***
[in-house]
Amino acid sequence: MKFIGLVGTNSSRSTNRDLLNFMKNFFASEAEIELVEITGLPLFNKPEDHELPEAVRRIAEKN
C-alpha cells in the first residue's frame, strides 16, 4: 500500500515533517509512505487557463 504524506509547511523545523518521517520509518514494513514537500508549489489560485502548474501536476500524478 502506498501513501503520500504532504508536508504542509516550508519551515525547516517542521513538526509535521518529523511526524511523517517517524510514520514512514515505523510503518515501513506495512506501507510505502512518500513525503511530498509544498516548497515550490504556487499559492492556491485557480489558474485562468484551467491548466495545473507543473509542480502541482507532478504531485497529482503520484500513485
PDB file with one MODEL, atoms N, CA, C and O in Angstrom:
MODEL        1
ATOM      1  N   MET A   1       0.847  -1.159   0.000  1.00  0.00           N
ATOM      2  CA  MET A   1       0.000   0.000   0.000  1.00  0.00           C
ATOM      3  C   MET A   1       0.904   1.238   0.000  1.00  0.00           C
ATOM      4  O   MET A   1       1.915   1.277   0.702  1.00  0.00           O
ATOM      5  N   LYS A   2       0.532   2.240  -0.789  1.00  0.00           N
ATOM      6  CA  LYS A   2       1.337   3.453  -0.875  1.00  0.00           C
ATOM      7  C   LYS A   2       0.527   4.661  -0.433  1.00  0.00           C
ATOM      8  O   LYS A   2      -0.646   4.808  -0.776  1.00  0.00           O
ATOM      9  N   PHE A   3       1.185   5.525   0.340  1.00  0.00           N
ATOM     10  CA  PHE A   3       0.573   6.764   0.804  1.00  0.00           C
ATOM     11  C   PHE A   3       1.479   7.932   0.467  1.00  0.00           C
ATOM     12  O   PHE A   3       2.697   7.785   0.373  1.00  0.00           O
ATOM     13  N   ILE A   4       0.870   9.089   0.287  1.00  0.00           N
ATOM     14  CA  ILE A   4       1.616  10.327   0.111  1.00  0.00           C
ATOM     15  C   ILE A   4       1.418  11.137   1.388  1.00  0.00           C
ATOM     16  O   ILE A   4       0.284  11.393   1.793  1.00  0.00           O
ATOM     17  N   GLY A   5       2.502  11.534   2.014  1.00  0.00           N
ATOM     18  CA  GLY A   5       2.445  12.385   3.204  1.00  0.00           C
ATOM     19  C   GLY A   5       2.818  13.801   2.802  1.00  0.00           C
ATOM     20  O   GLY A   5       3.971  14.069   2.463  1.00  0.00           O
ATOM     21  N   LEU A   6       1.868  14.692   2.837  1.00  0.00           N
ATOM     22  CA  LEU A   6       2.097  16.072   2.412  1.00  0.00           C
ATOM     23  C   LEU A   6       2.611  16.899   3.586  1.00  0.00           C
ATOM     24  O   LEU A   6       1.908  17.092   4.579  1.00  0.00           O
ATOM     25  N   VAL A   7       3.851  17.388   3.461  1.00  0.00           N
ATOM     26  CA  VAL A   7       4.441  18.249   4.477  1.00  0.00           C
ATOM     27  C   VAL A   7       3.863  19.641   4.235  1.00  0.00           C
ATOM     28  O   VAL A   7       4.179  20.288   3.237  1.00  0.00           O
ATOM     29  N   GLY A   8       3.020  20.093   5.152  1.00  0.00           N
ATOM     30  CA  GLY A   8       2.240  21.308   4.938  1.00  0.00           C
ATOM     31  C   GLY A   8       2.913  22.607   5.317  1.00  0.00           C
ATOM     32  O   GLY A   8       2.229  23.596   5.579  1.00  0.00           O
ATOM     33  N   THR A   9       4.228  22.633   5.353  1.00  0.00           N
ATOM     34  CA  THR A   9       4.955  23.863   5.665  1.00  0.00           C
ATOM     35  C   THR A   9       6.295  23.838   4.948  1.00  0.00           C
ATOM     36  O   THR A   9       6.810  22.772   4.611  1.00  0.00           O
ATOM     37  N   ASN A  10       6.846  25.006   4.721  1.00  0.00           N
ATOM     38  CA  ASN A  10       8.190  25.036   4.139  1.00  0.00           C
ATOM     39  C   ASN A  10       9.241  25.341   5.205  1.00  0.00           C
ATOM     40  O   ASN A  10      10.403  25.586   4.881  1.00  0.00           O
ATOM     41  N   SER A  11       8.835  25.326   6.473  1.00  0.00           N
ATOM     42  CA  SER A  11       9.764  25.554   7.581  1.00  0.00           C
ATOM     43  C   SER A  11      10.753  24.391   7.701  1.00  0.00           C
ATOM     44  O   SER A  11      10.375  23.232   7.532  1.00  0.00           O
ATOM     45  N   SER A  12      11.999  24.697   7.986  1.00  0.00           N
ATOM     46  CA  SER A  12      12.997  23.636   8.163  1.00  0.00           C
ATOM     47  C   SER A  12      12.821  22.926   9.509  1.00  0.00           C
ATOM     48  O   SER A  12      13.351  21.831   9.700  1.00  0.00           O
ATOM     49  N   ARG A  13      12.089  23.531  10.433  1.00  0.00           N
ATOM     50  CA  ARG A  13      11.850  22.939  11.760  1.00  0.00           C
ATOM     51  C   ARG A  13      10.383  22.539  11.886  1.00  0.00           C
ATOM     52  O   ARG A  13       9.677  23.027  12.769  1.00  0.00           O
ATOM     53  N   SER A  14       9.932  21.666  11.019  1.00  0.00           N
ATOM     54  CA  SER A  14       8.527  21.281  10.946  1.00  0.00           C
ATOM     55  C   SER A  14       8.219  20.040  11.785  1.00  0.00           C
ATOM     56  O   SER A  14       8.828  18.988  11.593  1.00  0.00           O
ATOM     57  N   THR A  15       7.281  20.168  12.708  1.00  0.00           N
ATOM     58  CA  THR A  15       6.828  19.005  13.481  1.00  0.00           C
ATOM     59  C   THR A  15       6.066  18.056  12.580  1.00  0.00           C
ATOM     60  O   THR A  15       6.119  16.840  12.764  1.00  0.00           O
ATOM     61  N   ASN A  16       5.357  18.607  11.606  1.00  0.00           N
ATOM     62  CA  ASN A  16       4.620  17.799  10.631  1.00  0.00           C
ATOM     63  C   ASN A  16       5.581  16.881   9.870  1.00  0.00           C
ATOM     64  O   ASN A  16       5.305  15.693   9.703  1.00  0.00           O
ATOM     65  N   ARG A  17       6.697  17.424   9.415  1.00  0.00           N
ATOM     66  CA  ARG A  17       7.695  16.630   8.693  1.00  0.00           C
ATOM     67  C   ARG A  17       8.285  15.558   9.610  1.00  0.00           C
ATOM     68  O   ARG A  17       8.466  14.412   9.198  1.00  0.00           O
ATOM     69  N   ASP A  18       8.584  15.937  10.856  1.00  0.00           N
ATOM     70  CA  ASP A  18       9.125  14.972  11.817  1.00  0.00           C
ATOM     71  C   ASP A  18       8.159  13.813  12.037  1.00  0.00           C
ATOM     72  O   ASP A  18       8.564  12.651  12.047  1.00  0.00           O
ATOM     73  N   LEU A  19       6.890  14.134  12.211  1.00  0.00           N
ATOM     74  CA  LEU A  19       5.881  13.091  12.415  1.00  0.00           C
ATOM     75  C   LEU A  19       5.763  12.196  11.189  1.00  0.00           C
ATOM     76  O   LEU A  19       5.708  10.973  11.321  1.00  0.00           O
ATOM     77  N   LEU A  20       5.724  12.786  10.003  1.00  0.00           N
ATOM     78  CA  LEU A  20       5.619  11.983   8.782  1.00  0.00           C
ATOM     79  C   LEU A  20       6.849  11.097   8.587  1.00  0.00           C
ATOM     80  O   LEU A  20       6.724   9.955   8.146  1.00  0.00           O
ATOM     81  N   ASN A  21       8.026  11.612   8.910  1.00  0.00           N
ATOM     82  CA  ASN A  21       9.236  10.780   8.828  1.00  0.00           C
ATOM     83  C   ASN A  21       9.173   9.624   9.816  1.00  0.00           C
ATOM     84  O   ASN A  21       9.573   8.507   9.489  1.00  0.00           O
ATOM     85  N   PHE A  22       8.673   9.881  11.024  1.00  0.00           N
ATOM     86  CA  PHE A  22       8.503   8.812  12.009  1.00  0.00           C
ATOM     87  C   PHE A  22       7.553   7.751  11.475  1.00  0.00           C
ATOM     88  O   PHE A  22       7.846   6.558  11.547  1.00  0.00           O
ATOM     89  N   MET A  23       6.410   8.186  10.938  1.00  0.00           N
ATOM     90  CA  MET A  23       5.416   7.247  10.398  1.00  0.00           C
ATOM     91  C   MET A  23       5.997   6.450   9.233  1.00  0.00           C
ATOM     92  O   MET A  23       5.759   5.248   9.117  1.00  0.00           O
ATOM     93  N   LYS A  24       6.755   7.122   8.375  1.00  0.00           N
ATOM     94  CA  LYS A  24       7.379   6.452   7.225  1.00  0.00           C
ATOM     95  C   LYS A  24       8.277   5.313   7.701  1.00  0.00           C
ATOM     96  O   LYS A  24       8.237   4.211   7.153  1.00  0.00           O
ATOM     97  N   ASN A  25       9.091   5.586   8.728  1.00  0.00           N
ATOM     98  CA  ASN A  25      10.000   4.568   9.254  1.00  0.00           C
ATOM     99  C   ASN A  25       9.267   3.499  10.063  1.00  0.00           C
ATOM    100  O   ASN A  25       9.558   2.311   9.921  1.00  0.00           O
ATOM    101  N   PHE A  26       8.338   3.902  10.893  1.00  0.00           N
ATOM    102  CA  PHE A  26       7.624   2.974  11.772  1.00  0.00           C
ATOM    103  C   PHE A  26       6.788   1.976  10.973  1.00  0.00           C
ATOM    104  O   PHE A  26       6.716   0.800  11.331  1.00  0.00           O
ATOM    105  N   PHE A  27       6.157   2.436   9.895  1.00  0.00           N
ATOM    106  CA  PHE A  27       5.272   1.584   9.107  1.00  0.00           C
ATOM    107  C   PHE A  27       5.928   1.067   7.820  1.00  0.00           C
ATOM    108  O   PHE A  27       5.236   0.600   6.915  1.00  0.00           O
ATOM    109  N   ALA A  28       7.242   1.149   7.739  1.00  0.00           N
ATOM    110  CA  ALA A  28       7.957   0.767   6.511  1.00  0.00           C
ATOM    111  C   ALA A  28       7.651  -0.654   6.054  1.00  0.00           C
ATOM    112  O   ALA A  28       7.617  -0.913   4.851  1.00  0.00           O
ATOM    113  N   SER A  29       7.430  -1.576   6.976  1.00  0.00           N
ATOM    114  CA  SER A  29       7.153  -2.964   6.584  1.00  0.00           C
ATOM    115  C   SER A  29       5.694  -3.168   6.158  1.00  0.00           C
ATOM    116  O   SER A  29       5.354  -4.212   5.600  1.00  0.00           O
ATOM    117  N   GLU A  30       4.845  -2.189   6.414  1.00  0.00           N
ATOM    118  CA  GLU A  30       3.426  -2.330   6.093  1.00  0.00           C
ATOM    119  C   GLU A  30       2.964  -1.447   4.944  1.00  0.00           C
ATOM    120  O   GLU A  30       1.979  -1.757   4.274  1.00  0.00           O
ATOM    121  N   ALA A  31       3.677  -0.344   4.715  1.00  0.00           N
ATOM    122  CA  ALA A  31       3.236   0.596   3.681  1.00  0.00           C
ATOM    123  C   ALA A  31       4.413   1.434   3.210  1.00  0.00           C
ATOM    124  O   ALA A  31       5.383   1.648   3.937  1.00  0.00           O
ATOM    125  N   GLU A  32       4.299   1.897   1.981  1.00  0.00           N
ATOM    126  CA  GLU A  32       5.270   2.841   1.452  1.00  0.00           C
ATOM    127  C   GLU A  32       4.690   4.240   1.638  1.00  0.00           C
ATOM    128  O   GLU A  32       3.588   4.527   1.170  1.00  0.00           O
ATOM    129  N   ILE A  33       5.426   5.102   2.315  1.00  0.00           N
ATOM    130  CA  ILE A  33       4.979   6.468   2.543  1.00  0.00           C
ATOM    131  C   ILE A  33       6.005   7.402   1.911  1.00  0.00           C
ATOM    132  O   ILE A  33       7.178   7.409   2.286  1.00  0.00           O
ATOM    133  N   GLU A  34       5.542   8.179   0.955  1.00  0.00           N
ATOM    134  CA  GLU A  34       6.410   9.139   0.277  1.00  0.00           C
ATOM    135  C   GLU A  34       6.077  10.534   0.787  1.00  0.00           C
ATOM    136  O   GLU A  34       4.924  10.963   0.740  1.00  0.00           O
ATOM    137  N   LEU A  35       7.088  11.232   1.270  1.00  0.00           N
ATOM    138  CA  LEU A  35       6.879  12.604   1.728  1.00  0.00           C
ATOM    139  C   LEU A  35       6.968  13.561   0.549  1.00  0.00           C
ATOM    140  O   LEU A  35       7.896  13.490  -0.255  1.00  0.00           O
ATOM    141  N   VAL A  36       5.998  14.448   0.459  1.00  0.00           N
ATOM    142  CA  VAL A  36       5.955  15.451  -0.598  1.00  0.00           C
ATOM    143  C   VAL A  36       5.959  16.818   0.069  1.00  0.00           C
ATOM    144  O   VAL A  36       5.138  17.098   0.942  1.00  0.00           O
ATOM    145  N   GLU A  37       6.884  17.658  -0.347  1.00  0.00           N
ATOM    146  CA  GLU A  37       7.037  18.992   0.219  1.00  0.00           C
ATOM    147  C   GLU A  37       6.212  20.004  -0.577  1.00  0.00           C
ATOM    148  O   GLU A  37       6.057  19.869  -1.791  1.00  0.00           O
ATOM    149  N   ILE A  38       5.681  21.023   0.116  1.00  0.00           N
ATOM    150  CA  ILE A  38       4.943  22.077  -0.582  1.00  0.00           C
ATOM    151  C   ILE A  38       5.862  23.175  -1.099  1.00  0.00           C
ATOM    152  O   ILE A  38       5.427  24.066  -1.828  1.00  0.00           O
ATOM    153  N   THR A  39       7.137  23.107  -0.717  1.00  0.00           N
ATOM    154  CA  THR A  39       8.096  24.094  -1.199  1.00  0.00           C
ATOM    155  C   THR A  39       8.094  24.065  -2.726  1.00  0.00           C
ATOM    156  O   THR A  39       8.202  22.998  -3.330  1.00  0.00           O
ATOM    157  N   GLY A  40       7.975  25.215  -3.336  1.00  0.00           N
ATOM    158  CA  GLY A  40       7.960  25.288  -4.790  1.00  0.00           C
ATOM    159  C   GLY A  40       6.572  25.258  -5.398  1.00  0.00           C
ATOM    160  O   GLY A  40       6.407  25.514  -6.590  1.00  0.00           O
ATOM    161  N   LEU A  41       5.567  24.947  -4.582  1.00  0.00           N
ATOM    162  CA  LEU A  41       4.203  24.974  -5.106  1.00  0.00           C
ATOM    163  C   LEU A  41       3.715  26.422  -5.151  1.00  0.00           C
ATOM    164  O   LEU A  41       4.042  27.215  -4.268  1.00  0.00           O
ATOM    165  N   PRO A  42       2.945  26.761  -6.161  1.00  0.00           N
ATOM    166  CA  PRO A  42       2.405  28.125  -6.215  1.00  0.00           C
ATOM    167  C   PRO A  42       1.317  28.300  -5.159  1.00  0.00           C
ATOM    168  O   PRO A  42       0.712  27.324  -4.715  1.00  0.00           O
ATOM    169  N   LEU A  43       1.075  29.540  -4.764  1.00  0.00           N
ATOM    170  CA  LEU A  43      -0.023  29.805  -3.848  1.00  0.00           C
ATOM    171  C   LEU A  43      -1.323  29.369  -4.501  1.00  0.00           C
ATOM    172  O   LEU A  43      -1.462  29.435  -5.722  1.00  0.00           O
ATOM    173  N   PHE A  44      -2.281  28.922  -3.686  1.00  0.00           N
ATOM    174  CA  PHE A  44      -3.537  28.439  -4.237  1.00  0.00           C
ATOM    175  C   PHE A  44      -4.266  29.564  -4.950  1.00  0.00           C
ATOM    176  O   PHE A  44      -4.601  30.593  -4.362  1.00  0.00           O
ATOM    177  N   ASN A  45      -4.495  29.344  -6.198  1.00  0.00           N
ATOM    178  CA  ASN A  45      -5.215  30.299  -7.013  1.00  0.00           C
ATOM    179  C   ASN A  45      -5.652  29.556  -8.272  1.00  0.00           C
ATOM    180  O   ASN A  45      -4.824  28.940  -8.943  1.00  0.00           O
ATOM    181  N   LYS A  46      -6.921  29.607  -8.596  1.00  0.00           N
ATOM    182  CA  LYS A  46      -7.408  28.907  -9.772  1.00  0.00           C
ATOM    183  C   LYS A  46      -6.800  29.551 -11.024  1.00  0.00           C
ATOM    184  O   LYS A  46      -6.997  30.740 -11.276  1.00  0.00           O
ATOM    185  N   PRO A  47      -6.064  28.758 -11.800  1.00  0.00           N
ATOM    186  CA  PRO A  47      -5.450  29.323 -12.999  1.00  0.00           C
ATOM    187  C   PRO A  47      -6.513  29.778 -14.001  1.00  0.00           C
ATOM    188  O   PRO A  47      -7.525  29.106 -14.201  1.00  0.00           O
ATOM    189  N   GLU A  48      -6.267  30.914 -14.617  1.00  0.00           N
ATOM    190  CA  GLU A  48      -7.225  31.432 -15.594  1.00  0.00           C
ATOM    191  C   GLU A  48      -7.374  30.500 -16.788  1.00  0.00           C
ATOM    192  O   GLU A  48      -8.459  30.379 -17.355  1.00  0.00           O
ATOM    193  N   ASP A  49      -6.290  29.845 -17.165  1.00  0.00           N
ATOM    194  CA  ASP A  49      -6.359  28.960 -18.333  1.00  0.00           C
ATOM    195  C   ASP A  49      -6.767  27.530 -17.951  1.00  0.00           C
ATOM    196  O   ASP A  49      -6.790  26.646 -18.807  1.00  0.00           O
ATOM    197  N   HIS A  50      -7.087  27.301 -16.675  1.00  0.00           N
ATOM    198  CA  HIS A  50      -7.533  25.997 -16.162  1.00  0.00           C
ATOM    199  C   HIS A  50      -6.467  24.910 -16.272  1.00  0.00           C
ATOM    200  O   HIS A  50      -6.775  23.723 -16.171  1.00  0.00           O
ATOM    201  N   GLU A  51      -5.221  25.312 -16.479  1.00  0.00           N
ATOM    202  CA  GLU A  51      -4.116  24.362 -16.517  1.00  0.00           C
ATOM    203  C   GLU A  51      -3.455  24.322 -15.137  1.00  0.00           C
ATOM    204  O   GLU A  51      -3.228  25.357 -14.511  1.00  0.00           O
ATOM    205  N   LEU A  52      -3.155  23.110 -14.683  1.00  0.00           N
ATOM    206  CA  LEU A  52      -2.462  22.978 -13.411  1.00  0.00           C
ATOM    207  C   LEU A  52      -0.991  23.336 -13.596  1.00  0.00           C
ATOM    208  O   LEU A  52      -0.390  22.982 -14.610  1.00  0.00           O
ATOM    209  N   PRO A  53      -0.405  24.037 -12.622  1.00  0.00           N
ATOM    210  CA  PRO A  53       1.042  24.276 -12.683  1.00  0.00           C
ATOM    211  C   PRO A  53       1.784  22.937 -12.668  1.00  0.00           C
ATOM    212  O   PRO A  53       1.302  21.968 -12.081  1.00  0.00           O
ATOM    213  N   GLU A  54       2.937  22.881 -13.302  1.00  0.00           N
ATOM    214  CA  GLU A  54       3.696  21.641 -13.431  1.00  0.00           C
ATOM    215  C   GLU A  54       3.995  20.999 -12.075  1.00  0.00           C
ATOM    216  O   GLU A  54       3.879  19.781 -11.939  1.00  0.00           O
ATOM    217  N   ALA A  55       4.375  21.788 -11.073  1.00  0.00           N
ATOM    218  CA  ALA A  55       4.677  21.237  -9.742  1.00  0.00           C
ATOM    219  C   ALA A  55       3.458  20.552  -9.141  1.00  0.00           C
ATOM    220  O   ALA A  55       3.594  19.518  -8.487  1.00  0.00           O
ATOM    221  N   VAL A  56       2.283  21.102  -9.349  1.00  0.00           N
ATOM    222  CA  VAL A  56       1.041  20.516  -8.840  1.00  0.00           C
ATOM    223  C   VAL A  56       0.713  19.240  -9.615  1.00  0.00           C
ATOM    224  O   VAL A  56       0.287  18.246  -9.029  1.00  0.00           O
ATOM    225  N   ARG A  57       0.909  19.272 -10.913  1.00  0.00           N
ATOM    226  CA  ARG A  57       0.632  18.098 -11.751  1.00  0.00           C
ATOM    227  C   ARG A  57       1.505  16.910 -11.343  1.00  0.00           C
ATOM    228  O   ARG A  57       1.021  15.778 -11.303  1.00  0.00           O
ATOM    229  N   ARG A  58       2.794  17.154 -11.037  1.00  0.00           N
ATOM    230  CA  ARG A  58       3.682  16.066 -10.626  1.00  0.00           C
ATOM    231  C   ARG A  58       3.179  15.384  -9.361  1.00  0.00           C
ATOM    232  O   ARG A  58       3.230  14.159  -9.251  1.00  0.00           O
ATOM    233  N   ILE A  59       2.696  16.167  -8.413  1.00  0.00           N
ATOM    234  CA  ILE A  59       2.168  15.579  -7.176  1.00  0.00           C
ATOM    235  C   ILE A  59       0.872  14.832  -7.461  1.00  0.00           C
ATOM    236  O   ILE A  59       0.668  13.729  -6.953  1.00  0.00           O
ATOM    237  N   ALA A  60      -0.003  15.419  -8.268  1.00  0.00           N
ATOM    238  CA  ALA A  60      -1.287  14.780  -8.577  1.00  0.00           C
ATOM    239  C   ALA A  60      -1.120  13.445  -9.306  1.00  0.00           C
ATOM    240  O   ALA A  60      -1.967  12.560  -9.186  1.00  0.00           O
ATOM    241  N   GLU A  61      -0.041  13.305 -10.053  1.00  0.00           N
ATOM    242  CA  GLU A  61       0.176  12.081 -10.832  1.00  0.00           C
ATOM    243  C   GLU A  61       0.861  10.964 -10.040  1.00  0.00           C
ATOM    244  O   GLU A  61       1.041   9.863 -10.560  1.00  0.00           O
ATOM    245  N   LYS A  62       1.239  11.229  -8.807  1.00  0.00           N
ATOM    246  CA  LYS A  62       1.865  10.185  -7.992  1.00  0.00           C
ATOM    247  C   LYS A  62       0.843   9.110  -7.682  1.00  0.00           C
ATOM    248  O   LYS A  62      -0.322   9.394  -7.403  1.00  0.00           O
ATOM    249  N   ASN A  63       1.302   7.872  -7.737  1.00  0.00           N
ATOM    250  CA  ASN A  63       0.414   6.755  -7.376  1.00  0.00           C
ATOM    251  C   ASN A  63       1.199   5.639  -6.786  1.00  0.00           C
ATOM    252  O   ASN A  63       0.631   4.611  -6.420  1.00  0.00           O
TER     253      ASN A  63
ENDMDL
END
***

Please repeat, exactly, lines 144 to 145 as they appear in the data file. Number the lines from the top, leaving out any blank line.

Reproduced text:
ATOM    139  C   LEU A  35       6.968  13.561   0.549  1.00  0.00           C
ATOM    140  O   LEU A  35       7.896  13.490  -0.255  1.00  0.00           O